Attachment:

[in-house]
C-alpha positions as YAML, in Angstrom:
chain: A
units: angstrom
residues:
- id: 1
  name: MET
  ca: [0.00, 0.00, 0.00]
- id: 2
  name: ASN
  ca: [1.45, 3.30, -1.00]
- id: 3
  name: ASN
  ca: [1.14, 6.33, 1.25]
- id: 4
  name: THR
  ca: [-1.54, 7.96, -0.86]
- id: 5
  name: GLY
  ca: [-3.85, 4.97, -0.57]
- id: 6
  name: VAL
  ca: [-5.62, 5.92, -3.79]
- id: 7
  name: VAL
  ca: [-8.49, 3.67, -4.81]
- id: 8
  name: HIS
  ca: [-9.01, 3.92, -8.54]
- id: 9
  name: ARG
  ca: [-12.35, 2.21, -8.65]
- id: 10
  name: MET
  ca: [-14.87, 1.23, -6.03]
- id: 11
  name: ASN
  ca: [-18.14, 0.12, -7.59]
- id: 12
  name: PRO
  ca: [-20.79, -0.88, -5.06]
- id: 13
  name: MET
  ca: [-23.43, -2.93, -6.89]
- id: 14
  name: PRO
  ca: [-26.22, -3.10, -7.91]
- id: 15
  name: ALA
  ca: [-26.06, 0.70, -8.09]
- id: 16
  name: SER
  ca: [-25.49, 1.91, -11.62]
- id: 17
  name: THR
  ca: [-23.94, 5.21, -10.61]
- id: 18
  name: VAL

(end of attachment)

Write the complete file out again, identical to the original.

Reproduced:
[in-house]
C-alpha positions as YAML, in Angstrom:
chain: A
units: angstrom
residues:
- id: 1
  name: MET
  ca: [0.00, 0.00, 0.00]
- id: 2
  name: ASN
  ca: [1.45, 3.30, -1.00]
- id: 3
  name: ASN
  ca: [1.14, 6.33, 1.25]
- id: 4
  name: THR
  ca: [-1.54, 7.96, -0.86]
- id: 5
  name: GLY
  ca: [-3.85, 4.97, -0.57]
- id: 6
  name: VAL
  ca: [-5.62, 5.92, -3.79]
- id: 7
  name: VAL
  ca: [-8.49, 3.67, -4.81]
- id: 8
  name: HIS
  ca: [-9.01, 3.92, -8.54]
- id: 9
  name: ARG
  ca: [-12.35, 2.21, -8.65]
- id: 10
  name: MET
  ca: [-14.87, 1.23, -6.03]
- id: 11
  name: ASN
  ca: [-18.14, 0.12, -7.59]
- id: 12
  name: PRO
  ca: [-20.79, -0.88, -5.06]
- id: 13
  name: MET
  ca: [-23.43, -2.93, -6.89]
- id: 14
  name: PRO
  ca: [-26.22, -3.10, -7.91]
- id: 15
  name: ALA
  ca: [-26.06, 0.70, -8.09]
- id: 16
  name: SER
  ca: [-25.49, 1.91, -11.62]
- id: 17
  name: THR
  ca: [-23.94, 5.21, -10.61]
- id: 18
  name: VAL